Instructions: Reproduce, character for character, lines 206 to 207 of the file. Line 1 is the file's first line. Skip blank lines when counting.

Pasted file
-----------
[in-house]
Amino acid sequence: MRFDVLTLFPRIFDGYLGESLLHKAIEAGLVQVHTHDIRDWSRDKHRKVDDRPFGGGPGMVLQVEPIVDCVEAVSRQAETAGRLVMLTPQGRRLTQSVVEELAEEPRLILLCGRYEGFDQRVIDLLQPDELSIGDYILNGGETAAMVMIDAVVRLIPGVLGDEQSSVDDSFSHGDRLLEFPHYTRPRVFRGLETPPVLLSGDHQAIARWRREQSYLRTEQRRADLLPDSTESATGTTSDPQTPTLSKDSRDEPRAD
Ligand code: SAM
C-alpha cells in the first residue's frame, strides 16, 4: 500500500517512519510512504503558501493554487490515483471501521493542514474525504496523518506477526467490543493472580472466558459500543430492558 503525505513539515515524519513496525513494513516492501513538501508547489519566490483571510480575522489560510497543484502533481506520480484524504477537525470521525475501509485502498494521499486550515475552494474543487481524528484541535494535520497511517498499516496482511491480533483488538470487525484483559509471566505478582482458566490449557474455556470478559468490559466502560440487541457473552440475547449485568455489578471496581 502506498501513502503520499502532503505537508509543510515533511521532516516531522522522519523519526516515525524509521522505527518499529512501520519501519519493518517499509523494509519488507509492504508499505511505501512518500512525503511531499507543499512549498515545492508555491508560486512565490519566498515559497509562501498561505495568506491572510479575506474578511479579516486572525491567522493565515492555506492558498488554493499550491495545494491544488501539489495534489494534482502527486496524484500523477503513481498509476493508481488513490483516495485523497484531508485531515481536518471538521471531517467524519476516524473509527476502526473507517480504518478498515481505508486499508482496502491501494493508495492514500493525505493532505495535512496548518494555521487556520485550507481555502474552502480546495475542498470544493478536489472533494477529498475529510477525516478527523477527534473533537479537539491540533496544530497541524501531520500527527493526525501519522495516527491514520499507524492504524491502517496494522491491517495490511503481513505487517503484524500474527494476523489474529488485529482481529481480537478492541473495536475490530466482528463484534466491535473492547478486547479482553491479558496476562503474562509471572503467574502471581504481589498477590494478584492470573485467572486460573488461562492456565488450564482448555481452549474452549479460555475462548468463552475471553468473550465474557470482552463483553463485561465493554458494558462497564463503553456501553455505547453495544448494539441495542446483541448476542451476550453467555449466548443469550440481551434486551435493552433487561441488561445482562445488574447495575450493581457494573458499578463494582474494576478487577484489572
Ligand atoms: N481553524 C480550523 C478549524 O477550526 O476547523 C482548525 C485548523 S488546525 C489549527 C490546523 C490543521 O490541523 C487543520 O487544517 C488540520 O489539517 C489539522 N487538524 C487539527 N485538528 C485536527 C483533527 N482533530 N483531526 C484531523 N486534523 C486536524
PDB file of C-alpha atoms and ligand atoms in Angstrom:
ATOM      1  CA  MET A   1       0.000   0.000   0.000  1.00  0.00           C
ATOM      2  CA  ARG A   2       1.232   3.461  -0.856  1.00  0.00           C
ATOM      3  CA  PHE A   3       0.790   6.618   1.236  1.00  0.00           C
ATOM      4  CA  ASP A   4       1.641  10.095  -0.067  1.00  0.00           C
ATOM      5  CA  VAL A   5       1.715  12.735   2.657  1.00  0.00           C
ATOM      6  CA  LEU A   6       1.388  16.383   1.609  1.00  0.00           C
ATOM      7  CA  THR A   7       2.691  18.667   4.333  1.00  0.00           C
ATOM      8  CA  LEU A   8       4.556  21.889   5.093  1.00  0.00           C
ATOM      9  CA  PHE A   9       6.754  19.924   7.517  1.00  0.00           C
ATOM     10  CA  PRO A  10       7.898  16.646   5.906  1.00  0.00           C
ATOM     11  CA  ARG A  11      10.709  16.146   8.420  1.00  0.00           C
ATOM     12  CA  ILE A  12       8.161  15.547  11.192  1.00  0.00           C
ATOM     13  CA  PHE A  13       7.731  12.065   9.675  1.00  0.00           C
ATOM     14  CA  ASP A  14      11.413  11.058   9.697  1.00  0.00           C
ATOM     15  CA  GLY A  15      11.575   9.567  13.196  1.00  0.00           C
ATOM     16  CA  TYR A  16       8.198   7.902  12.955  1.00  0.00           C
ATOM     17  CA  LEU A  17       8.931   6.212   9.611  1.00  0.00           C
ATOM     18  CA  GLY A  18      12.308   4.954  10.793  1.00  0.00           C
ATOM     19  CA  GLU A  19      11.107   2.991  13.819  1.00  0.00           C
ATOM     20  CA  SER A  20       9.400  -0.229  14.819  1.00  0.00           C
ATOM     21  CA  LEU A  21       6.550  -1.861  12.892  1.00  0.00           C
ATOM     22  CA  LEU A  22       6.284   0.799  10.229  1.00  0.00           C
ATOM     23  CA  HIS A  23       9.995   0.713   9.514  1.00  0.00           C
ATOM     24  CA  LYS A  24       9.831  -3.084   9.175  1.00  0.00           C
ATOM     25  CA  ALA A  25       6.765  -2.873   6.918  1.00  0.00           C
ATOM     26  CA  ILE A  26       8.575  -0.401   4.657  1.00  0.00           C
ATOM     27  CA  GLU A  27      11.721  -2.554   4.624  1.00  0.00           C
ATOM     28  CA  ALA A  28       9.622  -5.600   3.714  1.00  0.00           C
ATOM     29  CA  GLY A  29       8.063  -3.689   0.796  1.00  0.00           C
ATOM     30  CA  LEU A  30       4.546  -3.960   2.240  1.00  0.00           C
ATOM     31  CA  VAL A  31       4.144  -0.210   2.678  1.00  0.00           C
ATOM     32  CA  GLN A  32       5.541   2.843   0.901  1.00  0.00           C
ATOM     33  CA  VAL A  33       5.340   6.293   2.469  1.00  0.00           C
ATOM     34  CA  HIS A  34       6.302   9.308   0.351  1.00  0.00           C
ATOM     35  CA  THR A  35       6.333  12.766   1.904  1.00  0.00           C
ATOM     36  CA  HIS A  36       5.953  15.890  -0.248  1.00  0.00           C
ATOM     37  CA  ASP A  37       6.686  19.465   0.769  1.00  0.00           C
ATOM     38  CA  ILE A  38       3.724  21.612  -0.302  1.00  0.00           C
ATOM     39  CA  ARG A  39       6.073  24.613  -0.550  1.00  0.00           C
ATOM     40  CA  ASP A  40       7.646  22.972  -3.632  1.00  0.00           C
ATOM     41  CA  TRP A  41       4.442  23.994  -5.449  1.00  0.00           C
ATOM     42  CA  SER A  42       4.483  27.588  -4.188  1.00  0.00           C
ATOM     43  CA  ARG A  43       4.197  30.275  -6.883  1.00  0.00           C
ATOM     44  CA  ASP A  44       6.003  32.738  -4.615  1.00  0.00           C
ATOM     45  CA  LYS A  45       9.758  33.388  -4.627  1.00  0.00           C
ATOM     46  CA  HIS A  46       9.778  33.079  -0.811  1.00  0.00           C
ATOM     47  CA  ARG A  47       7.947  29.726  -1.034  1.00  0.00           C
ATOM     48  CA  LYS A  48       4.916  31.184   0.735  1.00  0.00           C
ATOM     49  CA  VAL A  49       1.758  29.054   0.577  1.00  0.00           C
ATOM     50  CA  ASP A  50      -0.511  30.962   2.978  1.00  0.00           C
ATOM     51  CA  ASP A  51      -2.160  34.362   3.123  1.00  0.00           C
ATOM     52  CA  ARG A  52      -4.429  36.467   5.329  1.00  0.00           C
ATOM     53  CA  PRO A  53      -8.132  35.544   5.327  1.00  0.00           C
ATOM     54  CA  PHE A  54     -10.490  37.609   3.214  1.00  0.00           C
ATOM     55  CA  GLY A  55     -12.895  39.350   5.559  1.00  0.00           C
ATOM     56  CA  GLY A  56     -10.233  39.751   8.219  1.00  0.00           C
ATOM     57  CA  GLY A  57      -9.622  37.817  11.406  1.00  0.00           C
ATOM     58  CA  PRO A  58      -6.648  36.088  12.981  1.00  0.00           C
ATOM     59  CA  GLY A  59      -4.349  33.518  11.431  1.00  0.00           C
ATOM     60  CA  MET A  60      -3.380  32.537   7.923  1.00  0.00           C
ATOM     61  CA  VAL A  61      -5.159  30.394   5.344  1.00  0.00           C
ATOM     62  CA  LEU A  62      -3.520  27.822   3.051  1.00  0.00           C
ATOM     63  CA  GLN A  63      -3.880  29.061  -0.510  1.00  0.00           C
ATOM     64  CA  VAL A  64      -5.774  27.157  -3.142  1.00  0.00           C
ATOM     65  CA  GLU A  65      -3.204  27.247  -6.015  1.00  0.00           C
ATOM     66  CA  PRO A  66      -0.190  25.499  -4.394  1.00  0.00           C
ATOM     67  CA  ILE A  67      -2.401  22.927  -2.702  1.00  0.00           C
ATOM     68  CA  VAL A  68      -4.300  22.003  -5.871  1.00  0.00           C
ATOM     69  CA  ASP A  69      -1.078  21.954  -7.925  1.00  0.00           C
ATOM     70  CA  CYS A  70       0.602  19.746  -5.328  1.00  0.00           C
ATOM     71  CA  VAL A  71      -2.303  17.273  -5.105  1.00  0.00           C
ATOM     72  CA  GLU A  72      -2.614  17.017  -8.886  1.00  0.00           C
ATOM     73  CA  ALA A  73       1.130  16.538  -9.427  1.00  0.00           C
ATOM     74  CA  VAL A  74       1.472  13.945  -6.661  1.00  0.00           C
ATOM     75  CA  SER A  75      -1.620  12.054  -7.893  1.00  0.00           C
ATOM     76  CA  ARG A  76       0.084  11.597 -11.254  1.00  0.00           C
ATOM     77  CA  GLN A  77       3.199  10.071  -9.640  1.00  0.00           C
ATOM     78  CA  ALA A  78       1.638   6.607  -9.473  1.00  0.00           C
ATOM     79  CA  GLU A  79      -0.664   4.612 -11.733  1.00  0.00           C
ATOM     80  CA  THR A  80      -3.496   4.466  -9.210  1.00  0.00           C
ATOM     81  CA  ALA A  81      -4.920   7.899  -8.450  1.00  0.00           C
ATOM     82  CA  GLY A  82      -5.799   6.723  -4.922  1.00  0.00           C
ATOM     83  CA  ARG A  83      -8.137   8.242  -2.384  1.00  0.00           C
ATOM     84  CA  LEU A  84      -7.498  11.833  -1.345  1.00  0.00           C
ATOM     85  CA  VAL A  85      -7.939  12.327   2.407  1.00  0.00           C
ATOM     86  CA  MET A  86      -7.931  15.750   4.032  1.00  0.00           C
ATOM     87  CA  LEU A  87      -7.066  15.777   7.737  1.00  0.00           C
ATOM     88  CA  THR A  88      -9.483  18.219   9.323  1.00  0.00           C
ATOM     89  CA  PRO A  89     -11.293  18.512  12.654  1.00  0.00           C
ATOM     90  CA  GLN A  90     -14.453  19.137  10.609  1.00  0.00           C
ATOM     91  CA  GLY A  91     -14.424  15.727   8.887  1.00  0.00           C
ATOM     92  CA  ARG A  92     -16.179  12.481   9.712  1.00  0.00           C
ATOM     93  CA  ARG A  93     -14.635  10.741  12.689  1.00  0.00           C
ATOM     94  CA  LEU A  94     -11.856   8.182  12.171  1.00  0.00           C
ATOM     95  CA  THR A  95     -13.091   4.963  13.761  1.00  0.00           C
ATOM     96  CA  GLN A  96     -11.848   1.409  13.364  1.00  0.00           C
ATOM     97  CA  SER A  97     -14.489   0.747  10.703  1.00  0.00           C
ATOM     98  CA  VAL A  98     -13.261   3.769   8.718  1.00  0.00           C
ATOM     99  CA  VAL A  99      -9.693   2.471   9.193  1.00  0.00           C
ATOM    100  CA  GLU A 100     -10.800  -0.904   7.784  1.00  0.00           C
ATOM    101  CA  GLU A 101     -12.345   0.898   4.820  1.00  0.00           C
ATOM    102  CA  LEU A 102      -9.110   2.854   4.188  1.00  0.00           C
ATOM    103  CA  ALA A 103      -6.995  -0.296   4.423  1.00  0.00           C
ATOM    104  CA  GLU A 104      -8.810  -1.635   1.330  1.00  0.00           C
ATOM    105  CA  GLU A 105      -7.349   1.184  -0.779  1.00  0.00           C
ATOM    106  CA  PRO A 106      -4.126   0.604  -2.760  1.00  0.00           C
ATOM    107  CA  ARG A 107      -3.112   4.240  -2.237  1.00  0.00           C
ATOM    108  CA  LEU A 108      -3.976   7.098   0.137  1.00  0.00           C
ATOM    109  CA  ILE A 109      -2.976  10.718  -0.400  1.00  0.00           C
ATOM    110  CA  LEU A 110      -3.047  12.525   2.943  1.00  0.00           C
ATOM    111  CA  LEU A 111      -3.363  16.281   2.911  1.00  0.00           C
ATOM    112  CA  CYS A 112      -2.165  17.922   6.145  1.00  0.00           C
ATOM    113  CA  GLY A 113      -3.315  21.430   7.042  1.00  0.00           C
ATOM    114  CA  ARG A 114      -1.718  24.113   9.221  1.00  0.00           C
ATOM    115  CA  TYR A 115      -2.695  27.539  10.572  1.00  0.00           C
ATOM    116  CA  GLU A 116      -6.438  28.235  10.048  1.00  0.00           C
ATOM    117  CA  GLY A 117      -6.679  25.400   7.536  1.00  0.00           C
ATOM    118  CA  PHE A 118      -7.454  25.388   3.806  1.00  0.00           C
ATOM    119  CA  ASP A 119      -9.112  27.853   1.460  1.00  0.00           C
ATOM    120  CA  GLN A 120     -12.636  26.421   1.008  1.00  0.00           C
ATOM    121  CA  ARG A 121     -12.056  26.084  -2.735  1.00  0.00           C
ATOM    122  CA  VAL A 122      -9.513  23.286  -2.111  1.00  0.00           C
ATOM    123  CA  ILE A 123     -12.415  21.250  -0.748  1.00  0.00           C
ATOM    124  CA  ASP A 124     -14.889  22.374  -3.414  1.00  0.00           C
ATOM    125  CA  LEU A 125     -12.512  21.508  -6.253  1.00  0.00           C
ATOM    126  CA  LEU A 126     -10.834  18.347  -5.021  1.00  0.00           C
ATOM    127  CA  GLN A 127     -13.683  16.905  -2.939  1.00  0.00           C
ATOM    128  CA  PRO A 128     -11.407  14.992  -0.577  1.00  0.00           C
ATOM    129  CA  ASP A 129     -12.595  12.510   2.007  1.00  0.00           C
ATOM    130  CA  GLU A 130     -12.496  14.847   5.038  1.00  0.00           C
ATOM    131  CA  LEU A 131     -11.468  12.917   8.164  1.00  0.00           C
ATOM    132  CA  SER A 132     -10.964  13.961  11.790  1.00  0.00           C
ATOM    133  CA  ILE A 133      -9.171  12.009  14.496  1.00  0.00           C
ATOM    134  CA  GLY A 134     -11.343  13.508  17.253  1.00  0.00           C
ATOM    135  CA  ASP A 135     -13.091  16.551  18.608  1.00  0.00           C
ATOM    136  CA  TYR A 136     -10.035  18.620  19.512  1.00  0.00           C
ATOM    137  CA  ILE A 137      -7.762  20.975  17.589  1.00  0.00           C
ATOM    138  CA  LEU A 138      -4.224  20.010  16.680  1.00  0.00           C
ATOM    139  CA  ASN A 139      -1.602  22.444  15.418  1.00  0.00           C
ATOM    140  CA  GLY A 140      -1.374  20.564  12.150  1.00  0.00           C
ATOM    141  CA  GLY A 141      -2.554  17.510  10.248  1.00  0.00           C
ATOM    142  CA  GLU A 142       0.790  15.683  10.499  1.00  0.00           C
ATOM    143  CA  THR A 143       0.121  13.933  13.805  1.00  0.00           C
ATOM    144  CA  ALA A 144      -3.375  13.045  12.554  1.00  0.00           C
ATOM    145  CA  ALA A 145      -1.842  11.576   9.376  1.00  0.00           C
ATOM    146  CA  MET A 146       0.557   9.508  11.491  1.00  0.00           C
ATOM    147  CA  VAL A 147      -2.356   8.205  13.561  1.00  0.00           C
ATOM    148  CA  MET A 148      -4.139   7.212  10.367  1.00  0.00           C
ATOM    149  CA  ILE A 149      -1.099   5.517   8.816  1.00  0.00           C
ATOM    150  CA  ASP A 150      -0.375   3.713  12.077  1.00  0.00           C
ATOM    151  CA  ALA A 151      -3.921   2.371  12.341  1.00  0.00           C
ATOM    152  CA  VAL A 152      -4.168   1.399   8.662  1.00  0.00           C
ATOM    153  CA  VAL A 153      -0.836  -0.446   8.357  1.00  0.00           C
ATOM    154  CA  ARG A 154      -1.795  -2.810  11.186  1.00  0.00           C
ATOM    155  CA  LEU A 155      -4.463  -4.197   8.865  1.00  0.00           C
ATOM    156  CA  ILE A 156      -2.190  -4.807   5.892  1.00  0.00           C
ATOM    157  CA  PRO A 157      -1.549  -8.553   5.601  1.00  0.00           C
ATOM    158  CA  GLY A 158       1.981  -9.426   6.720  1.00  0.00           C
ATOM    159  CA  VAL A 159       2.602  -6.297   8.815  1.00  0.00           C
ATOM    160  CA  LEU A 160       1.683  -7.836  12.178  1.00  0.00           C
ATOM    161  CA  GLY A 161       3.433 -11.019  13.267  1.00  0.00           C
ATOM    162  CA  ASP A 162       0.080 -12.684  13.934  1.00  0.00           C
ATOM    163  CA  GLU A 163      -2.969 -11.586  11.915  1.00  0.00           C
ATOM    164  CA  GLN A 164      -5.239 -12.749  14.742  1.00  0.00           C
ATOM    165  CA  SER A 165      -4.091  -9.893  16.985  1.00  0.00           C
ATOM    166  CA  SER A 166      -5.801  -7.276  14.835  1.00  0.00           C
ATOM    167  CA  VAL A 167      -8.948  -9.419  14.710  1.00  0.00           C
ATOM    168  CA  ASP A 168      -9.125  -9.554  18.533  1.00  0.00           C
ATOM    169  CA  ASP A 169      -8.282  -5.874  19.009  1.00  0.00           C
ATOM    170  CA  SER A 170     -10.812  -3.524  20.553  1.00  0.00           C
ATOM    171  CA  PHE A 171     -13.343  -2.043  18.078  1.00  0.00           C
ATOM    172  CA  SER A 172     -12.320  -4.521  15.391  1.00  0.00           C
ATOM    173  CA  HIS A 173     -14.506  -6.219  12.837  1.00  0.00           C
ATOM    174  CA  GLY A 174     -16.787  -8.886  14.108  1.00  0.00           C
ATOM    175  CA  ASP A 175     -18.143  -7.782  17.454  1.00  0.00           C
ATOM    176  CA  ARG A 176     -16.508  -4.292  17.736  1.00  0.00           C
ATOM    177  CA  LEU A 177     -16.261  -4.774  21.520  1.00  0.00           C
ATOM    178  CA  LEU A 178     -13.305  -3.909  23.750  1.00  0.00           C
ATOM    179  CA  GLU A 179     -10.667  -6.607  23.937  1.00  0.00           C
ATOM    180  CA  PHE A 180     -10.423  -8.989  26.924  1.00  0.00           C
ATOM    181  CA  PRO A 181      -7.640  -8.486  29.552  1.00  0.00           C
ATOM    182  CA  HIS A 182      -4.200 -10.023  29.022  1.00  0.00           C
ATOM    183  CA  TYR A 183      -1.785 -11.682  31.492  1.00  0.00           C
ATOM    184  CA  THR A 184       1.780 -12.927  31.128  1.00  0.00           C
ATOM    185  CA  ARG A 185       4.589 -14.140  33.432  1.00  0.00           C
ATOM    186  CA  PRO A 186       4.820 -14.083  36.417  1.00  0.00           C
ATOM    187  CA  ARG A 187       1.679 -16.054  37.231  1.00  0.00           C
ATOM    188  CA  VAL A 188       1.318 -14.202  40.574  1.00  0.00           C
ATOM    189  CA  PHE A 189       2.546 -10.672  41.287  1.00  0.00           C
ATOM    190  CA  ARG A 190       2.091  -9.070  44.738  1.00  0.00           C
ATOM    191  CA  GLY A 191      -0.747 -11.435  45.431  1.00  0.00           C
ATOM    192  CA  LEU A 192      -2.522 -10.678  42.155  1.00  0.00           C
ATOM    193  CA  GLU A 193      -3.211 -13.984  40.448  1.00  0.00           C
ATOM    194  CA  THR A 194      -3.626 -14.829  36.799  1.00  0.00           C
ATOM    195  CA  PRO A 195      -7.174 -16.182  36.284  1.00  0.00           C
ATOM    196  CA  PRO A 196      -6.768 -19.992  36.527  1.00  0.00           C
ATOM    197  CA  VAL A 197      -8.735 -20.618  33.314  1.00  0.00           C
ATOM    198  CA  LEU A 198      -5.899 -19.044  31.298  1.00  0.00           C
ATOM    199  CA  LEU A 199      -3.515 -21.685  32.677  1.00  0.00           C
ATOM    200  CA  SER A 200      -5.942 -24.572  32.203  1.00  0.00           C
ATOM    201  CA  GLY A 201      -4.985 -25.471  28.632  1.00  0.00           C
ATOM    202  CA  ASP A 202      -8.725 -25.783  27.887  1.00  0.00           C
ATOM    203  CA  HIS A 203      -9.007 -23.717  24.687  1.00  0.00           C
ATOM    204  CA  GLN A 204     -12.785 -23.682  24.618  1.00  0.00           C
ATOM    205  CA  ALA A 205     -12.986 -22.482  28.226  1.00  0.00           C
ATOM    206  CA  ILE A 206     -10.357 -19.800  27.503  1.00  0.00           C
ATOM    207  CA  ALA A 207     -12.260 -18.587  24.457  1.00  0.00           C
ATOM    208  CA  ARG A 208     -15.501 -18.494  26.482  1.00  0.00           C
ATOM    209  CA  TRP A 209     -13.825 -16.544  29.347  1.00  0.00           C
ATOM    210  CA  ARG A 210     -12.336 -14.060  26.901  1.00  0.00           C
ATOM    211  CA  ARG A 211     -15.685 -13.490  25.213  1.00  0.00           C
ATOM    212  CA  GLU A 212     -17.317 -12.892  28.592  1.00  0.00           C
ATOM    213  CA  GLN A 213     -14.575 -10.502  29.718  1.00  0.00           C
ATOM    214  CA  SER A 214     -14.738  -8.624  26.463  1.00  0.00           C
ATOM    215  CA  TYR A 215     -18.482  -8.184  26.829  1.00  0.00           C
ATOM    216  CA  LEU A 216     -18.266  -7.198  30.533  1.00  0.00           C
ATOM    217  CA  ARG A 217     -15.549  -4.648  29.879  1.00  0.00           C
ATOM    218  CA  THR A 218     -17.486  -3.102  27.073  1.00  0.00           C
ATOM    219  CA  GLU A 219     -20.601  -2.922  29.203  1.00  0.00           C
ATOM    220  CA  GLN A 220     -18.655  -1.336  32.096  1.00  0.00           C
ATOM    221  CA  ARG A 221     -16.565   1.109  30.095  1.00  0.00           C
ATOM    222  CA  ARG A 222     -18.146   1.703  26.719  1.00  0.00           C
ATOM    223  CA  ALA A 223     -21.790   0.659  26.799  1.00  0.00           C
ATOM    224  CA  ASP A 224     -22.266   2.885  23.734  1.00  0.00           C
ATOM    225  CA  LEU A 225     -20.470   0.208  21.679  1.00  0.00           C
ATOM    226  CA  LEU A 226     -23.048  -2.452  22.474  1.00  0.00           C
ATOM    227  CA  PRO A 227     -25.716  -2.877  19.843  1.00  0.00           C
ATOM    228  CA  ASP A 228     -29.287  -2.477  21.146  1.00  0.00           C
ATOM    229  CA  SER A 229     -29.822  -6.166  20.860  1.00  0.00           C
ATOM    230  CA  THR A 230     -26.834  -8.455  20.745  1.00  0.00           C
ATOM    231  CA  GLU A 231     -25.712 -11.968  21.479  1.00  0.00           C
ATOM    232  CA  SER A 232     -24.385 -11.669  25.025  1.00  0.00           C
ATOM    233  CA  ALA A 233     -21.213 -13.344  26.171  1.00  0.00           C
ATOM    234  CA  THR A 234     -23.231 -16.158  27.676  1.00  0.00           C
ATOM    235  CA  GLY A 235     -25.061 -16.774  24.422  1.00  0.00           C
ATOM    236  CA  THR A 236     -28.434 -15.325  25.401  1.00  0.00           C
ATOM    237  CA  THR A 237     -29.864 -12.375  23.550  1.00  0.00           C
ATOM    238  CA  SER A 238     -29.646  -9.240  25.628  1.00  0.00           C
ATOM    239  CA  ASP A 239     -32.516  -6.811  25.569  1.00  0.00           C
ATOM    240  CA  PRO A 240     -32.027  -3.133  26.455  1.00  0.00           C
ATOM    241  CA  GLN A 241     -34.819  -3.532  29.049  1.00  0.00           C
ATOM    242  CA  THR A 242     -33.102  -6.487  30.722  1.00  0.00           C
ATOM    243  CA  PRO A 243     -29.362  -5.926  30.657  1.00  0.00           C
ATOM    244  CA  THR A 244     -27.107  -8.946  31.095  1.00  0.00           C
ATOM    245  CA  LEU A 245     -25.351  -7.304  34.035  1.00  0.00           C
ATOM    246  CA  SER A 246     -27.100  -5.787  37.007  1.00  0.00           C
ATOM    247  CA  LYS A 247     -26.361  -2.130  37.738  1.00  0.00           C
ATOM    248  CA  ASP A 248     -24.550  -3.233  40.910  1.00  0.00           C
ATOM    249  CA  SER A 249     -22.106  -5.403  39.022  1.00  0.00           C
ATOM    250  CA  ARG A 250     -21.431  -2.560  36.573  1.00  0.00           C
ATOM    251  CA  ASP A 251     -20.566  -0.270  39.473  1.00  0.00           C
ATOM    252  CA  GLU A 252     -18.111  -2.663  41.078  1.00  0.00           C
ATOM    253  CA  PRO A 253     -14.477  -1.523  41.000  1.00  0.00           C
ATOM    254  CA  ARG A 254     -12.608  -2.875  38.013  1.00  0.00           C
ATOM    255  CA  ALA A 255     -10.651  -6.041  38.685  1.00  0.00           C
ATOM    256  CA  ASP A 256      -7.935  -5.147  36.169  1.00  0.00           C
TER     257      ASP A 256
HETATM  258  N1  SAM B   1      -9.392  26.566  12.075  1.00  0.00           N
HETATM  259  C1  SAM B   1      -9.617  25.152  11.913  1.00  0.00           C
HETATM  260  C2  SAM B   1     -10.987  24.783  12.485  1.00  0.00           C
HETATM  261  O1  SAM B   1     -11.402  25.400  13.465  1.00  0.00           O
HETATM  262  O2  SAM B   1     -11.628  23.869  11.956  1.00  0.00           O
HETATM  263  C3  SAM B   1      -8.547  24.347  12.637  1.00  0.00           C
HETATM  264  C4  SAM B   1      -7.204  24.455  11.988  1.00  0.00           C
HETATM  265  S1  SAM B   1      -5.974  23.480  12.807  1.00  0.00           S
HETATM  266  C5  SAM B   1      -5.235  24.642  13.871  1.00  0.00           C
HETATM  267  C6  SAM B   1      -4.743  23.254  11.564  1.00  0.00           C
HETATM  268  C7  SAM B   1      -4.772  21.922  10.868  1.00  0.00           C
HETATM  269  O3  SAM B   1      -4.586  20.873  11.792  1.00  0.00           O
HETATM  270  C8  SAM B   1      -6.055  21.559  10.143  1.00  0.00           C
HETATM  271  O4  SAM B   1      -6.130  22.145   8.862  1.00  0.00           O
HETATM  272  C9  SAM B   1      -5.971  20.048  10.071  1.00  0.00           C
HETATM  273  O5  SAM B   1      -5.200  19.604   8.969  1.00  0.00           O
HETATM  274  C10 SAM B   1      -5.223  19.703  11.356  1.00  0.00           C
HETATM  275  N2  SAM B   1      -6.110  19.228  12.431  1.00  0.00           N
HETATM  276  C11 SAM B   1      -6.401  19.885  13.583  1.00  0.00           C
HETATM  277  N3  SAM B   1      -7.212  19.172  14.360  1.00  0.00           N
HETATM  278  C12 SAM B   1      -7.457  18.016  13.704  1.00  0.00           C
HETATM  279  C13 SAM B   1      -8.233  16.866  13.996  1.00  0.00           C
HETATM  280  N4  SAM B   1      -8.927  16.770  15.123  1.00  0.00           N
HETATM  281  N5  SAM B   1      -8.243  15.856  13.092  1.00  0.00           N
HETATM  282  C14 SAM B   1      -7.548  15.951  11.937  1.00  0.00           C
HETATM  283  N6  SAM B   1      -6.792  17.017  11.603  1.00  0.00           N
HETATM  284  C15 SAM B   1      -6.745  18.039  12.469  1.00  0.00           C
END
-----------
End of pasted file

ATOM    200  CA  SER A 200      -5.942 -24.572  32.203  1.00  0.00           C
ATOM    201  CA  GLY A 201      -4.985 -25.471  28.632  1.00  0.00           C